Kesshni Bhasin of the Chosun Ilbo covers the happenings of the Northern Korean Cabinet.
The morning of 25th June 1950 started like any other, but by the time the sky turned dark, so had the lives of the people of the Republic of Korea. South Korean people were driven out of their homes, and were forced by their own supposed ‘brothers’ to fight for their life each day. A country that once enclosed vast area of over 100,000 sq. kilometers has been reduced to a mere 8,000 sq. kilometers. The troops of the Korean People’s Army are deep within South Korean territory. However, the forces of the United States of America are reportedly approaching the Pusan Perimeter rapidly to aid the South.
To ensure victory despite all obstacles, the North Korean Premier, Kim Il Sung, called upon his thirteen cabinet ministers in the early hours of 1st August 1950. Fulfillment of their vision of a strongly communist world, alongside complete re-unification of both the countries, is the end goal for a successful cabinet. And getting the global community to recognise the government of North Korea, under Sung, as the only legitimate government of the Korean Peninsula, is the icing on the cake that the cabinet is aiming for. Re-unification of the Peninsula, in principle, is not wrong as it seems; in fact, it is ideal. However, what must be realized is that due to this surprise invasion, and the sheer magnitude of the turmoil that the South has undergone in the past one month, a strong anti-communist sentiment is prevalent in the hearts of the South Korean people. If tensions were not at an all-time high before the invasion, they most certainly are now. Any hope for a peaceful re-unification has been lost at the cost of countless lives.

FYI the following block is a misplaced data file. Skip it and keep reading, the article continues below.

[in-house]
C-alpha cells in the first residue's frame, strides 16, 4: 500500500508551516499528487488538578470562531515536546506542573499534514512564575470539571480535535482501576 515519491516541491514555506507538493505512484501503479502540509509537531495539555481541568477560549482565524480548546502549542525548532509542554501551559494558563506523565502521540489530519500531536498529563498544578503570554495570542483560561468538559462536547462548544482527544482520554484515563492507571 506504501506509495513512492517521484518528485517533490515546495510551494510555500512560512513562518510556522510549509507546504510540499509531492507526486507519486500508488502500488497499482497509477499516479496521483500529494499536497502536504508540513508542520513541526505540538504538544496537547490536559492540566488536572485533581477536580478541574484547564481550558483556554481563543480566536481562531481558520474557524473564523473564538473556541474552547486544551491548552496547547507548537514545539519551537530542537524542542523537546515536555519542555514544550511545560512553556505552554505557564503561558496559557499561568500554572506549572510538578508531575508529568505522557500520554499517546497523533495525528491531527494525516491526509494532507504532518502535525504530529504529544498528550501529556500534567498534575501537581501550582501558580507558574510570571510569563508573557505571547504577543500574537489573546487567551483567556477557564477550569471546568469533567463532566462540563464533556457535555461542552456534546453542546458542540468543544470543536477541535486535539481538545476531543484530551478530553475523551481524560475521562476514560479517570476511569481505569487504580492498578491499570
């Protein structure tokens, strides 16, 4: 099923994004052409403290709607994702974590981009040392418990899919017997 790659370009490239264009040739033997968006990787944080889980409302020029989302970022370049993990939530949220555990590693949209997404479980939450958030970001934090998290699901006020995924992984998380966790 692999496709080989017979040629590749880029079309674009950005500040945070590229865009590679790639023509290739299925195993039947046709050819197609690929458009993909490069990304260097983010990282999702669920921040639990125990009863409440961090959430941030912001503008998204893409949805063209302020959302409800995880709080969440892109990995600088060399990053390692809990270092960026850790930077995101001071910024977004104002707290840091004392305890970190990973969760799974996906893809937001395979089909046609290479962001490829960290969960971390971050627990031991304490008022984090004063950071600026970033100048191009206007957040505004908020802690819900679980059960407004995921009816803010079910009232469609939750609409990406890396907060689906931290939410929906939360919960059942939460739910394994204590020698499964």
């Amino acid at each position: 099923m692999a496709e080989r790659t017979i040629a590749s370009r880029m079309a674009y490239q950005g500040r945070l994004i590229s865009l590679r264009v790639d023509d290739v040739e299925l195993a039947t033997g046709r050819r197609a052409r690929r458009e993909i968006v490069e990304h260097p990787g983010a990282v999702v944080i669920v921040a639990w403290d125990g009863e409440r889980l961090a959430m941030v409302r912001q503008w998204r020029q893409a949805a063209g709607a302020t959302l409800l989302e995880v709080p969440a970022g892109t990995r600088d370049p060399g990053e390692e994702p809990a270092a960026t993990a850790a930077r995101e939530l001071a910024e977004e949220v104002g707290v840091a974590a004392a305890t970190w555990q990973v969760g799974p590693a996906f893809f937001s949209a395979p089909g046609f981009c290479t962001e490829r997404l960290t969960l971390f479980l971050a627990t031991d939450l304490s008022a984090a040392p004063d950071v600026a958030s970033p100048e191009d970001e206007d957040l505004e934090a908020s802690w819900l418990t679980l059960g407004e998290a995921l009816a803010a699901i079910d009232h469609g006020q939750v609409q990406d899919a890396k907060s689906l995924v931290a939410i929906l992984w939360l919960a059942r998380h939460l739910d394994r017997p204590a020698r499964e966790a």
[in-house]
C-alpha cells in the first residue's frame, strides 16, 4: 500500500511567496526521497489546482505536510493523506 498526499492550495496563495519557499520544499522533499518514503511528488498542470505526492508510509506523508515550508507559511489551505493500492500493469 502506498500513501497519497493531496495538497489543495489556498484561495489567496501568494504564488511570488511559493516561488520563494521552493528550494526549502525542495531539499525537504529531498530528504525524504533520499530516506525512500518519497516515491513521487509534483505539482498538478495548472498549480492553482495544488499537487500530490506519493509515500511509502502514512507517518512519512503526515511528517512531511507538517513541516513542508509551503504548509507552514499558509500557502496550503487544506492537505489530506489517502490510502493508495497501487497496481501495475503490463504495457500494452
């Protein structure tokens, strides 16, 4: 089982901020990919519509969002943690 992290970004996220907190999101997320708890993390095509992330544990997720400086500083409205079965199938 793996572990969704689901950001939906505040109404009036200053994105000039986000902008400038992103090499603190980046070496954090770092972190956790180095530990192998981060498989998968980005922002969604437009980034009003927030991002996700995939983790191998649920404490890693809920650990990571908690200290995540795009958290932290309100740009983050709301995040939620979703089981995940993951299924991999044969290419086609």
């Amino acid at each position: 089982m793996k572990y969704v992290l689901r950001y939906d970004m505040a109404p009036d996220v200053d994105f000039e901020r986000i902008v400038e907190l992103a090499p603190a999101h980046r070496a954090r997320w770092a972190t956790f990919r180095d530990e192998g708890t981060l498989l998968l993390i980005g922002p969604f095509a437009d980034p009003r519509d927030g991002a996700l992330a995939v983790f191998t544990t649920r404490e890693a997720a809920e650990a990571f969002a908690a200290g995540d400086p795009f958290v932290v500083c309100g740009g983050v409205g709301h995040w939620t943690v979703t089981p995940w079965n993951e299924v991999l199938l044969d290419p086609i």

During the course of the conflict in the Pusan region, several strange occurrences took place simultaneously- pamphlets dropped down from the skies instructing the South Korean troops to move towards the coastal region towards an apparent supply ship; a report stating that North Korea is bankrupt was released; an attempt was made at the life of American General MacArthur, shortly after which the North Korean Minister of Foreign Affairs was disgracefully dismissed from the Cabinet; and a Chinese Cabinet was bombed, killing two Vice-Premiers.
Oddly enough, the Chief of Army Staff of the South denied ever issuing any such order to his troops, and the South Koreans were back at their posts almost as soon as they had left. Under such a situation, one cannot help but wonder- where did these pamphlets, in authentic South Korean script, come from?
The answer is almost obvious- the only people who could benefit from South Korean troops leaving their posts unguarded are the North Koreans. Was this an attempt at mass deception that could potentially endanger the lives of thousands of people?
What can only be said under such a dire situation is that both sides of the Peninsula must tread carefully, and that the South and its allies must carry out a large-scale military-based response before communism washes over the whole Peninsula like a tidal wave, leaving millions hopeless.